CLIFF-up: Easy, Automated Geocoding of Text Documents

One of the most important trends in political science is the growth in subnational, geographically disaggregated quantitative research. The prerequisite for this research, of course, is having plentiful and high-quality georeferenced data. The software for generating georeferenced data are often difficult to build, scarce, or not easy to use. As part of my work with the Open Event Data Alliance to generate high-quality, freely available political event data, I’ve taken what I think is perhaps the best open source news text geocoding system, MIT’s CLIFF and packaged it into a virtual machine in the hope that anyone can set it up for their own use in a matter of minutes.

If you want to skip straight to the setting the VM up, it’s hosted on Github here.

CLIFF takes news articles or other documents as input, and uses Stanford’s CoreNLP to extract the people, organizations, and locations mentioned in the text. (We’re big fans of CoreNLP at OEDA–our event data coding pipeline relies heavily on it). CLIFF then passes the documents through a modified version of Berico Technologies’ CLAVIN geoparser, which performs place name lookup and disambiguation based on the content of the text. CLAVIN uses the freely available gazetteer. CLIFF then does a little additional work to establish which of the place names CLAVIN returns are the locations the text is “about.” (I confess that I don’t really understand the process behind this step). Finally, CLIFF runs in a Java Tomcat server, meaning it can be accessed as a web service from other programs or the browser once it’s set up. Here’s what it looks like:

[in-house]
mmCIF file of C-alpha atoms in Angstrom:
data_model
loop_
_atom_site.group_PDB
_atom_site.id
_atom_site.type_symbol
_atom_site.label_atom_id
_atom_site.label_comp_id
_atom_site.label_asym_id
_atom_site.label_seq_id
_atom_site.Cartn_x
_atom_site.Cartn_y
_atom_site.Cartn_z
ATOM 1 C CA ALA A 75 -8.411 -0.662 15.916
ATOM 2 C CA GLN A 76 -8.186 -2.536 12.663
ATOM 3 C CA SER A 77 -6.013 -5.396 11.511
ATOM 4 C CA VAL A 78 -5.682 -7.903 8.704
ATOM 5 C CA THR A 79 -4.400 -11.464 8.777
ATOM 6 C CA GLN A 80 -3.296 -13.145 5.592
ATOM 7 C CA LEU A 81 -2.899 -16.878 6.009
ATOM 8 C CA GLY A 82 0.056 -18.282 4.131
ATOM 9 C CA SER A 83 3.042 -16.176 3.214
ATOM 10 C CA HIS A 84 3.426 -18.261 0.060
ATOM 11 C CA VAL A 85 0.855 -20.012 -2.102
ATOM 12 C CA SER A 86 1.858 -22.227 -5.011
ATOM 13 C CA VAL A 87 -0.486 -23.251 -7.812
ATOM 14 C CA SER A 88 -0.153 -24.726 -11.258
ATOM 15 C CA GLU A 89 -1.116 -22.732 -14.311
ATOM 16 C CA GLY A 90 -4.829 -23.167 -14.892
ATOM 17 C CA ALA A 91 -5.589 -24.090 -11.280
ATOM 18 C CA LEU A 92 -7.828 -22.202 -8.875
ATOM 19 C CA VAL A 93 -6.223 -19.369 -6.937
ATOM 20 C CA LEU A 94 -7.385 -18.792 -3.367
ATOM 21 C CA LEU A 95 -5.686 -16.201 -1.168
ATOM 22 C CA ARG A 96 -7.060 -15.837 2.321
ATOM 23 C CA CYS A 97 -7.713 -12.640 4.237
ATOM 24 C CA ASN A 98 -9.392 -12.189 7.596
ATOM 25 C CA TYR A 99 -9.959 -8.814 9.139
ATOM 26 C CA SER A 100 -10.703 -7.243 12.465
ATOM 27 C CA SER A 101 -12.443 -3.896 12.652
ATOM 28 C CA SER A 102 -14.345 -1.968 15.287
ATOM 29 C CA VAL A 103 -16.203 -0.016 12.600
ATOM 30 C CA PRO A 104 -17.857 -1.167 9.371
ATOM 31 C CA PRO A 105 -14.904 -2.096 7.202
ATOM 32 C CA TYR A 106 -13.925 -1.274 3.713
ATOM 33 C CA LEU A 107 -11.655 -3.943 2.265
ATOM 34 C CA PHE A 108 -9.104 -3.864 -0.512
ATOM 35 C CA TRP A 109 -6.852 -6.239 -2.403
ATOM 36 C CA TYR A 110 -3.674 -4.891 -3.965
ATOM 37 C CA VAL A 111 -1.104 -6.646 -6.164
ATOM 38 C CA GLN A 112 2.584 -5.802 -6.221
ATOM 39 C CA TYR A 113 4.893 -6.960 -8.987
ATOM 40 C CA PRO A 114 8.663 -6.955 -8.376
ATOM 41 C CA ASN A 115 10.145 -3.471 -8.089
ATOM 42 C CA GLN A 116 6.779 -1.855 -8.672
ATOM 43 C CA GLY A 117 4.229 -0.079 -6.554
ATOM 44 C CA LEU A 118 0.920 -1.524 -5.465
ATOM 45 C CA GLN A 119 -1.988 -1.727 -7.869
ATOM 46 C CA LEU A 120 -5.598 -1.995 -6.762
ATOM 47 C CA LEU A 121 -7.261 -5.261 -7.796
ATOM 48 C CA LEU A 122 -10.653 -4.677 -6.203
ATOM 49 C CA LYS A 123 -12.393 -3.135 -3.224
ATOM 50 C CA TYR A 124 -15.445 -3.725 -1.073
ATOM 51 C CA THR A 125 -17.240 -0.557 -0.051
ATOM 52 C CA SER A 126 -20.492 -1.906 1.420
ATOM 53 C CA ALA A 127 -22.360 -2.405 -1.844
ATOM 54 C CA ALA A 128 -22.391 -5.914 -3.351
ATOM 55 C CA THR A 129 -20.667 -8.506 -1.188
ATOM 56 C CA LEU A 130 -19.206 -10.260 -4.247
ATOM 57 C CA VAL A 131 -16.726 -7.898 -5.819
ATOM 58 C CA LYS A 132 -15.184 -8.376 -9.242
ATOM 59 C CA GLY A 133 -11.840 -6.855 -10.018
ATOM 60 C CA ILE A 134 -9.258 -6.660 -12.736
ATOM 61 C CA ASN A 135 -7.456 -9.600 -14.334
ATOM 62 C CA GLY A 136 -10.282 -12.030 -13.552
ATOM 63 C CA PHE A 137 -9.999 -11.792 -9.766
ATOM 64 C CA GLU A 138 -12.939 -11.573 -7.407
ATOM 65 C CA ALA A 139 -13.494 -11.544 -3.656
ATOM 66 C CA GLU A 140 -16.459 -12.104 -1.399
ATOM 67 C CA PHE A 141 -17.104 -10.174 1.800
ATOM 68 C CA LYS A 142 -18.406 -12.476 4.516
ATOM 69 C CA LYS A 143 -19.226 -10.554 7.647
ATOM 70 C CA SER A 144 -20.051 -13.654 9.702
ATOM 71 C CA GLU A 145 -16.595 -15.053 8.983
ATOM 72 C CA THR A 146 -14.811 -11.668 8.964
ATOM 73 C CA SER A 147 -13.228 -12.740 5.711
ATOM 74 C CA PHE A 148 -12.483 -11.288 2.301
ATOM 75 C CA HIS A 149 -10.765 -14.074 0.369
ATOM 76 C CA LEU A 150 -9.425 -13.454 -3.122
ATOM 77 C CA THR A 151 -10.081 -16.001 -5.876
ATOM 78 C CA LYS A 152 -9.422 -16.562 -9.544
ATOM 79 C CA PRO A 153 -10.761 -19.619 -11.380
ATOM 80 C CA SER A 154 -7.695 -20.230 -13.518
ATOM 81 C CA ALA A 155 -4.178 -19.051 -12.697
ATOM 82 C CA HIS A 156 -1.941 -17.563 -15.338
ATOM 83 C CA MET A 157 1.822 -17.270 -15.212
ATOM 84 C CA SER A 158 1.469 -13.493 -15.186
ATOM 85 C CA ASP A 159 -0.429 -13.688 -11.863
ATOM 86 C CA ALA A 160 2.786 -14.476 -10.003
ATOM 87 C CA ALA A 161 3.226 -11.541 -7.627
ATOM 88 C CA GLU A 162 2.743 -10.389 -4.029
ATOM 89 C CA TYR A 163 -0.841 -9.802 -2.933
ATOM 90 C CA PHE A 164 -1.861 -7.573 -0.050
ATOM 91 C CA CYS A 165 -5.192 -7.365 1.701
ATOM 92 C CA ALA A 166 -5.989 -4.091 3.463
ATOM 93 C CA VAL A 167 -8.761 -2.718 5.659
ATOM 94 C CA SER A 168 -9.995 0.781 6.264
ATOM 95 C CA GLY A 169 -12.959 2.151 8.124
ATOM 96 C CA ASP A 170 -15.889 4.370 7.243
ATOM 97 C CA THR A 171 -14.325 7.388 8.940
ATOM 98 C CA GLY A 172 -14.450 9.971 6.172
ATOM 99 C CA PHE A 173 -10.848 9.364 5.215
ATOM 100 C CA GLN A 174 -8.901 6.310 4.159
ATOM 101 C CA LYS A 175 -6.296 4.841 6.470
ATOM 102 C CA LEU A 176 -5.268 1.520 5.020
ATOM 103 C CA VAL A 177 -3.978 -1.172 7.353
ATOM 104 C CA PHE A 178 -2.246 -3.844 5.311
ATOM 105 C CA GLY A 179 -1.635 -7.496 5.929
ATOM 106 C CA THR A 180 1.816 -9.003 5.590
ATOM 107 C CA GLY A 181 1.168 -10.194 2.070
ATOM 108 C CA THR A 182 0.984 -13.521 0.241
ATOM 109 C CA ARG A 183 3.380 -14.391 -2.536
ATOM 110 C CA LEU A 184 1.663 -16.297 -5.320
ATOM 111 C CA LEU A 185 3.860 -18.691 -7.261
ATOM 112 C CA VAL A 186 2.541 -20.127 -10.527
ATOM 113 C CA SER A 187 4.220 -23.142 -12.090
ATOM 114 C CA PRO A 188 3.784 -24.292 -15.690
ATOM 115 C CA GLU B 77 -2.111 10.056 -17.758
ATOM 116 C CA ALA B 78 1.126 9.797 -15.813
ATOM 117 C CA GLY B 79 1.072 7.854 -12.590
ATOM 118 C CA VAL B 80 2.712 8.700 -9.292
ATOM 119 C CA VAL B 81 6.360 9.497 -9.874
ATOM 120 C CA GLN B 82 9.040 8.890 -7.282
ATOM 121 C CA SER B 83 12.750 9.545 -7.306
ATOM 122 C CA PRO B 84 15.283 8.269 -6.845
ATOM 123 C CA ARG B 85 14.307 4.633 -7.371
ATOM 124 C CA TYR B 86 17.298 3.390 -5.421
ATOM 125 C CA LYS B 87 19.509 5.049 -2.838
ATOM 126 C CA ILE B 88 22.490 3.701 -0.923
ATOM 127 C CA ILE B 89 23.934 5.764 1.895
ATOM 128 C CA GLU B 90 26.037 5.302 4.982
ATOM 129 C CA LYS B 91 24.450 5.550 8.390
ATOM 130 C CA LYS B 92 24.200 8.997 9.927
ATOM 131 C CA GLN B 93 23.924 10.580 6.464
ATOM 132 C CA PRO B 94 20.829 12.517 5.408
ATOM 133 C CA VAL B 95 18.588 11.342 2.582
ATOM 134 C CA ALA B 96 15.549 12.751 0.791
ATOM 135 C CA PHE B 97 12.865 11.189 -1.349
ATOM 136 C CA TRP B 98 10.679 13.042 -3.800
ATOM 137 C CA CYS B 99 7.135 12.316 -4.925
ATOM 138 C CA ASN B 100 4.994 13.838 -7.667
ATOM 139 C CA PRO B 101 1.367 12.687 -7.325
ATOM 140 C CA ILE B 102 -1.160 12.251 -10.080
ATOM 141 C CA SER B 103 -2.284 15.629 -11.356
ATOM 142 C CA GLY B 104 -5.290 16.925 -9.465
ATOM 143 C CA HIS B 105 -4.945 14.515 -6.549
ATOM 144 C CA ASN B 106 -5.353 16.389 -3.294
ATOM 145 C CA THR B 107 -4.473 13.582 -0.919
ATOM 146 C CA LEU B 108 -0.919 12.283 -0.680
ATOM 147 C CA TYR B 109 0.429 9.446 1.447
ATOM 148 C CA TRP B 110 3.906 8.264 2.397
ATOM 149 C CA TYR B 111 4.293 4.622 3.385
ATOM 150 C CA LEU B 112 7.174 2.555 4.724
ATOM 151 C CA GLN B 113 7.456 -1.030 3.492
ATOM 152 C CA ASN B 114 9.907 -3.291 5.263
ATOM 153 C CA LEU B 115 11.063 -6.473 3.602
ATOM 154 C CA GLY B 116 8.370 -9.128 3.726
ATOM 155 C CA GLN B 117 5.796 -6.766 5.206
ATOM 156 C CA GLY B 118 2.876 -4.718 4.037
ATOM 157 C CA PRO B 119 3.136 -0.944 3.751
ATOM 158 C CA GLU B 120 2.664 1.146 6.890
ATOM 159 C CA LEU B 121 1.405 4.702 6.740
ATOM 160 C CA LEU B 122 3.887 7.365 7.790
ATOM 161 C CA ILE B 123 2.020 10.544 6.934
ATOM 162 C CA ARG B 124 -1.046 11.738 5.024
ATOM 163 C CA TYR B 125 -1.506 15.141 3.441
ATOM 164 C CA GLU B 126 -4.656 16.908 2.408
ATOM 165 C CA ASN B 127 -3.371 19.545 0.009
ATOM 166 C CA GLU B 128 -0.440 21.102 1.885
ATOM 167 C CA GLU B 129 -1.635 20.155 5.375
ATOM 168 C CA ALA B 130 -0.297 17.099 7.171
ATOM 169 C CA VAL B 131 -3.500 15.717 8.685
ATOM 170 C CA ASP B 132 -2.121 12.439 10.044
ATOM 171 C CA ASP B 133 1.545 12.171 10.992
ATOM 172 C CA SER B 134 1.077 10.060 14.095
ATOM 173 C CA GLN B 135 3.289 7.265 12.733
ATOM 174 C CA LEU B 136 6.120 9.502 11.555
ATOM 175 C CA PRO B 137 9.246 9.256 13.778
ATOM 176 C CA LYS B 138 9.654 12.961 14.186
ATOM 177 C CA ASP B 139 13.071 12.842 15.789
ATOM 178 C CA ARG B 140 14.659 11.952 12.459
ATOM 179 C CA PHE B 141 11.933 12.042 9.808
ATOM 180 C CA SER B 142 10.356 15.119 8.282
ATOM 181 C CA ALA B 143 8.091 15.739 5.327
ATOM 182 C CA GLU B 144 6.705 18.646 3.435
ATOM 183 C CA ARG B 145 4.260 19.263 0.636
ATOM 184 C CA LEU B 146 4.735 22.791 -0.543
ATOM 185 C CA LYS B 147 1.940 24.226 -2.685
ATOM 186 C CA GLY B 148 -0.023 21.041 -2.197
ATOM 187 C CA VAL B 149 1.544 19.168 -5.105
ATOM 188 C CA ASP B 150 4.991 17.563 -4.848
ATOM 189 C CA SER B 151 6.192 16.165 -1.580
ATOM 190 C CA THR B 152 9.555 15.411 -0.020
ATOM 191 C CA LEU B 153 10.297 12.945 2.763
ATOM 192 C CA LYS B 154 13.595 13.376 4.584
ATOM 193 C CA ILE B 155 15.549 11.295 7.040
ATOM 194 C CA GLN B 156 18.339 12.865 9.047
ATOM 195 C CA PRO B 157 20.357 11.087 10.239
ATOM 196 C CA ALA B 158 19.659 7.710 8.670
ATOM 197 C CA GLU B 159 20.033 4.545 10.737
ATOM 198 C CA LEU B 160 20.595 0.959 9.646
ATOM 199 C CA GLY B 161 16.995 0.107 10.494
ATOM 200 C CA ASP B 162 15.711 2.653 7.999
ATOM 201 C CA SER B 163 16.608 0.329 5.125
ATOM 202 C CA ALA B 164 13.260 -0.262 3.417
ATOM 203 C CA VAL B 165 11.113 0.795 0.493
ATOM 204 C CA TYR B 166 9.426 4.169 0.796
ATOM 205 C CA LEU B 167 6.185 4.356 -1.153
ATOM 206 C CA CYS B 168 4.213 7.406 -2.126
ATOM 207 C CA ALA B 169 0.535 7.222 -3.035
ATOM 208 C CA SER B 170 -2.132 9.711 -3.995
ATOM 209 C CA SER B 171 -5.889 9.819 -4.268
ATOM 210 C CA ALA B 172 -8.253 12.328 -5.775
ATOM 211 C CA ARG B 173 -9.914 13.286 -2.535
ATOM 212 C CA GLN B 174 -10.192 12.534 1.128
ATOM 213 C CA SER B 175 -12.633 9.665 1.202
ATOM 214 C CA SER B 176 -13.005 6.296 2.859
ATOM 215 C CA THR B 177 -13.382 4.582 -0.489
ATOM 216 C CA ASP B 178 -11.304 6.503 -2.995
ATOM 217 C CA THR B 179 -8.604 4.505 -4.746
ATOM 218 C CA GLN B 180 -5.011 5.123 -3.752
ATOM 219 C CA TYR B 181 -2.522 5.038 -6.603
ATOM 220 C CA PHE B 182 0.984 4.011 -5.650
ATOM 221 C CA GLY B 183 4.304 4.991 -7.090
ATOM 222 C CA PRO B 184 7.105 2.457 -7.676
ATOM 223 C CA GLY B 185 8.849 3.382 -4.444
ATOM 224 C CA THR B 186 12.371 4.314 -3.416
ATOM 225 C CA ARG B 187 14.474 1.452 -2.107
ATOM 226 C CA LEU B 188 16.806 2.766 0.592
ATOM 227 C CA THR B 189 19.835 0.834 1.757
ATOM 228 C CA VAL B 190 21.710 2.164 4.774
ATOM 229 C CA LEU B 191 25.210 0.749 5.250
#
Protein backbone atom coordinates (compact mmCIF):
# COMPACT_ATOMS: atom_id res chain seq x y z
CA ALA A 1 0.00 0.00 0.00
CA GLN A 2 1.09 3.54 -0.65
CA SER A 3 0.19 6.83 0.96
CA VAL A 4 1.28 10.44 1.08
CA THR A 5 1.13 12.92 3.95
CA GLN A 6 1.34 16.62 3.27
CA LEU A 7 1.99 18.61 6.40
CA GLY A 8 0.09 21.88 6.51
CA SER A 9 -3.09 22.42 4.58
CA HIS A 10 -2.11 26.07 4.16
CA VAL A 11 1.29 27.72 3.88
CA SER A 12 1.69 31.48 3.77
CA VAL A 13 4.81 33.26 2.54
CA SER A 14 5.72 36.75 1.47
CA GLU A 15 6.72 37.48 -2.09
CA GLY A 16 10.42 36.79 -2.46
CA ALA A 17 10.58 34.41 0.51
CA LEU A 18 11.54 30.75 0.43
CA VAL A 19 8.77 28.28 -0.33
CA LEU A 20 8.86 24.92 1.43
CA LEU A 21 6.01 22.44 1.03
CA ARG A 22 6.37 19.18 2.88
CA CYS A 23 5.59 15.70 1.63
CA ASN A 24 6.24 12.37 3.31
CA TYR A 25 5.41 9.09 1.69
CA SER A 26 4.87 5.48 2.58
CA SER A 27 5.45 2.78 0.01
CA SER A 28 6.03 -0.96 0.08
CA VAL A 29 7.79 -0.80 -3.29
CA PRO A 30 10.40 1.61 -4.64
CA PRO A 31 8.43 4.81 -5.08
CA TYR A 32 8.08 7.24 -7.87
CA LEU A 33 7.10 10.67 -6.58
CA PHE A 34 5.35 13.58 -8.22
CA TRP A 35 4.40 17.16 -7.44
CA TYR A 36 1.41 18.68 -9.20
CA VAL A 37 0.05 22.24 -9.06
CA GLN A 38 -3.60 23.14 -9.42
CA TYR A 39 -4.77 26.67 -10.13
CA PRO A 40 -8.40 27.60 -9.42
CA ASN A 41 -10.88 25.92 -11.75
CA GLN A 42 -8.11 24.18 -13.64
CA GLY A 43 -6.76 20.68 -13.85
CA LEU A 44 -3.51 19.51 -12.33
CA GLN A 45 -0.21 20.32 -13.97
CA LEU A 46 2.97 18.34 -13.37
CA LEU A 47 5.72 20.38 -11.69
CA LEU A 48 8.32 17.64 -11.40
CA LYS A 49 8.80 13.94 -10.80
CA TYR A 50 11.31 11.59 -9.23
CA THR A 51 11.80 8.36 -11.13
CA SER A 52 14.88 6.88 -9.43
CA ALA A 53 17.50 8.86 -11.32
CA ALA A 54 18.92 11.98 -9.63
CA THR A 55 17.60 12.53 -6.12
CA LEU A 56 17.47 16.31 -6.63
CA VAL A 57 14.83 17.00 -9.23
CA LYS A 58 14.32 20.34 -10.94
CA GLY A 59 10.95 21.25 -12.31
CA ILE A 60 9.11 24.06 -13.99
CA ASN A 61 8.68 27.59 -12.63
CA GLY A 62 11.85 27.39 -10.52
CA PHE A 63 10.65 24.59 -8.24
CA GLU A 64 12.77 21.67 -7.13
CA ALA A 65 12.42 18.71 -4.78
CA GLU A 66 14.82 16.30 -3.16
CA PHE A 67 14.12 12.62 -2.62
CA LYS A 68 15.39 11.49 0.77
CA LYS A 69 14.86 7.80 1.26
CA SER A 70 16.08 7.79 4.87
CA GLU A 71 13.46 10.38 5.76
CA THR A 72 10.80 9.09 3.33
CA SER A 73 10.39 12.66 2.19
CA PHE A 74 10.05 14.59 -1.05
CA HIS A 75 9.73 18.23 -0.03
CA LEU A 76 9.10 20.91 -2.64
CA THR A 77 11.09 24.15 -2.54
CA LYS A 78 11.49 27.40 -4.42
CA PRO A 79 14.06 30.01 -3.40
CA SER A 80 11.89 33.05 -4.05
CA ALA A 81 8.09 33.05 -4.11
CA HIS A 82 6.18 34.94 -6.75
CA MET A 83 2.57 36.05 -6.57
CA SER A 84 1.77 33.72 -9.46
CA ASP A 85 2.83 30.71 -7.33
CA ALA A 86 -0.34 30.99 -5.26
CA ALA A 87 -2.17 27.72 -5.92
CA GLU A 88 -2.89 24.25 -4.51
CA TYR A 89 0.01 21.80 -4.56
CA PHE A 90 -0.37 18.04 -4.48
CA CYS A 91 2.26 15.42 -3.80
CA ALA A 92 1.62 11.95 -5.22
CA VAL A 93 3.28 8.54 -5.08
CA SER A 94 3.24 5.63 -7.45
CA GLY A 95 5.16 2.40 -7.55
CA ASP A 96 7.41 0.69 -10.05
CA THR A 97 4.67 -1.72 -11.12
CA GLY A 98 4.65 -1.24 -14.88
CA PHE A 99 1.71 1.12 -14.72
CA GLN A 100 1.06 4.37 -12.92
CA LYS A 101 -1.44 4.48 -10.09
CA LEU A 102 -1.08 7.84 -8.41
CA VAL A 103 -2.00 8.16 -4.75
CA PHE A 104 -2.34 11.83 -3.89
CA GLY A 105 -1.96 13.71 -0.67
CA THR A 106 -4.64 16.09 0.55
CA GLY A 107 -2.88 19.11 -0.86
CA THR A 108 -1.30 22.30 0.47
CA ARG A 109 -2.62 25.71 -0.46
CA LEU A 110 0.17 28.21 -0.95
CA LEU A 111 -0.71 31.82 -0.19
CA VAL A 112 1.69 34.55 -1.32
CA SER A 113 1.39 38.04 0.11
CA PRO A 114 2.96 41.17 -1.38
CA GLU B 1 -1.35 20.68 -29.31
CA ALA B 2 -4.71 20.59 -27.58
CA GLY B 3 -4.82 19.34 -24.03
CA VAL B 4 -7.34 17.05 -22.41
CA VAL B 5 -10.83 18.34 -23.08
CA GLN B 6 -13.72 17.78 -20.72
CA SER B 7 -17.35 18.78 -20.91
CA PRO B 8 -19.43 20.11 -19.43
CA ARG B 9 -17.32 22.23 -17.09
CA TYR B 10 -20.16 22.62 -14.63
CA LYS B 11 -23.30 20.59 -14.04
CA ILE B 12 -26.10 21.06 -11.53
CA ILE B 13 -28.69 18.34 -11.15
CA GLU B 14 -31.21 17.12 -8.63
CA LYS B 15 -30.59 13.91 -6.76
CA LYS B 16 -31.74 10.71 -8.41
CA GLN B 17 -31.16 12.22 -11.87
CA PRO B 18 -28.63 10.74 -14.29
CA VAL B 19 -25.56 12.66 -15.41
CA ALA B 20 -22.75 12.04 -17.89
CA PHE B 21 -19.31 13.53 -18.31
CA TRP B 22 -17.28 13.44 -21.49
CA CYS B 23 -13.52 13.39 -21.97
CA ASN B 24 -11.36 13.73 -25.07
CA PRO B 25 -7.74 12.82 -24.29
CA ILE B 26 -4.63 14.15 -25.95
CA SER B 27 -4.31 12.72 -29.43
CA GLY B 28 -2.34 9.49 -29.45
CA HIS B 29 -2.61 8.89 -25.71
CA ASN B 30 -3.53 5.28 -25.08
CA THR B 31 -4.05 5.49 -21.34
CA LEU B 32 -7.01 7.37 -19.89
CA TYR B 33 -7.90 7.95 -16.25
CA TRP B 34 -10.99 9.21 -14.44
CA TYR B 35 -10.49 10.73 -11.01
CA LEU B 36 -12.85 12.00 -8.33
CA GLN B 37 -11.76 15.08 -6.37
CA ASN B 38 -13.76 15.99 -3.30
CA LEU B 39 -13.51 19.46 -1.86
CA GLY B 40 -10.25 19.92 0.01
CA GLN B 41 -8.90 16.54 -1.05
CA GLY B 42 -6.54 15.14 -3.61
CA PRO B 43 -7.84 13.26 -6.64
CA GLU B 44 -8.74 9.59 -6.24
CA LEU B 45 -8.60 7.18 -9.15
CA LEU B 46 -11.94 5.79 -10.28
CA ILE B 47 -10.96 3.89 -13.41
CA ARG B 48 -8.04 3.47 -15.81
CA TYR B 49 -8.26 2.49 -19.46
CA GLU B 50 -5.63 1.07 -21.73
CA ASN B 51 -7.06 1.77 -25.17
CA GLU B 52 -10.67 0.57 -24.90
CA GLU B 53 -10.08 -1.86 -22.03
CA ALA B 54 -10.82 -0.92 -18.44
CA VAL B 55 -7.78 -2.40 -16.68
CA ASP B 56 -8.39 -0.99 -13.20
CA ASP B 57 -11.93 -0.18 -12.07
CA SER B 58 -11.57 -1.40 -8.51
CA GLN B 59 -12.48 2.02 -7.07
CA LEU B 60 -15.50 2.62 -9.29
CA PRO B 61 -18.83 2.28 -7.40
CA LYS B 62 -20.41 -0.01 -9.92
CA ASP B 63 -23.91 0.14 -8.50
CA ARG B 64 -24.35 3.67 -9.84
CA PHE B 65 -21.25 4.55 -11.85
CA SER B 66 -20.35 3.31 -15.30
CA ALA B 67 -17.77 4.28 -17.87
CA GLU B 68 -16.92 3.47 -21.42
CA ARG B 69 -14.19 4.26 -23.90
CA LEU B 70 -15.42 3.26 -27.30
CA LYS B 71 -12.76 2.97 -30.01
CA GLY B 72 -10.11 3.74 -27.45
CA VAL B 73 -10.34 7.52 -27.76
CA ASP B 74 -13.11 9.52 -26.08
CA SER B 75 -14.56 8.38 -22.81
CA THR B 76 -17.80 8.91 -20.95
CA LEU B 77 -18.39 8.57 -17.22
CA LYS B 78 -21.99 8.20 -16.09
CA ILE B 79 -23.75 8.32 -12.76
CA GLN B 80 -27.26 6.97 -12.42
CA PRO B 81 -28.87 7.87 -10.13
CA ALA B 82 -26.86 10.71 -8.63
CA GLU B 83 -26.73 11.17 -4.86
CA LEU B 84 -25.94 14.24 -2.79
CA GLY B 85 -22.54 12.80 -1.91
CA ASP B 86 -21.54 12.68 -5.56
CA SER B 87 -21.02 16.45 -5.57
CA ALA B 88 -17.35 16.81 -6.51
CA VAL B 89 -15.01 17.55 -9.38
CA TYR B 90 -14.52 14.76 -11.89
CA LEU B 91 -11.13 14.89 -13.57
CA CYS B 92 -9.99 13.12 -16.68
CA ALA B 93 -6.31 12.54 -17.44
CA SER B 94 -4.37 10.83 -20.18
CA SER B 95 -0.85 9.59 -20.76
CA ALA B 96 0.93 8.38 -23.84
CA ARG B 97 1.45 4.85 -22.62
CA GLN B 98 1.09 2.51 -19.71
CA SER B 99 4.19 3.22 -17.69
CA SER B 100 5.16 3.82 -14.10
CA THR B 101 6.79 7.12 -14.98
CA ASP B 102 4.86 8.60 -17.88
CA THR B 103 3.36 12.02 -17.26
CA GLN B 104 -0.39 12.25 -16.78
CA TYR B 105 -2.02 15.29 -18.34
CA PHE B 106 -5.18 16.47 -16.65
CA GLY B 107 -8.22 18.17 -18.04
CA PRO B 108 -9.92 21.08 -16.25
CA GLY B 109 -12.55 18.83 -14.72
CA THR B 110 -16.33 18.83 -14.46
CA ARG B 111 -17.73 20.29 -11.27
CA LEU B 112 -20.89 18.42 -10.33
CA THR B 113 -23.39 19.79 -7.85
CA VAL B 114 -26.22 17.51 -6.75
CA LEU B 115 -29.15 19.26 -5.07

CLIFF geolocation in the browser
CLIFF geolocation service, running in a virtual machine and accessed through the browser.

CLIFF has many excellent features, but ease of setup is not one of them, at least for people like me who are not Java and Tomcat bosses. John Beieler and I each spent many hours over the summer trying to get it configured without success. I’ve finally got it running inside a barebones Ubuntu virtual machine. I’ve put the steps I used to set it up into instructions you can execute inside a virtual machine to configure it exactly as I have mine configured. Vagrant is a program that manages virtual machines, allowing you to easily set up virtual boxes using a configuration file provided. Everything you need to set up CLIFF is in my CLIFF-up repo here.

Now that we have CLIFF running reliably, we at OEDA will begin the process of evaluating it for accuracy and scalability for use in our event data pipeline. I hope you find it useful, and I welcome any comments you have about the installation process. Here are the instructions for setting it up, and you can report issues here.

CLIFF-up: Easy, Automated Geocoding of Text Documents

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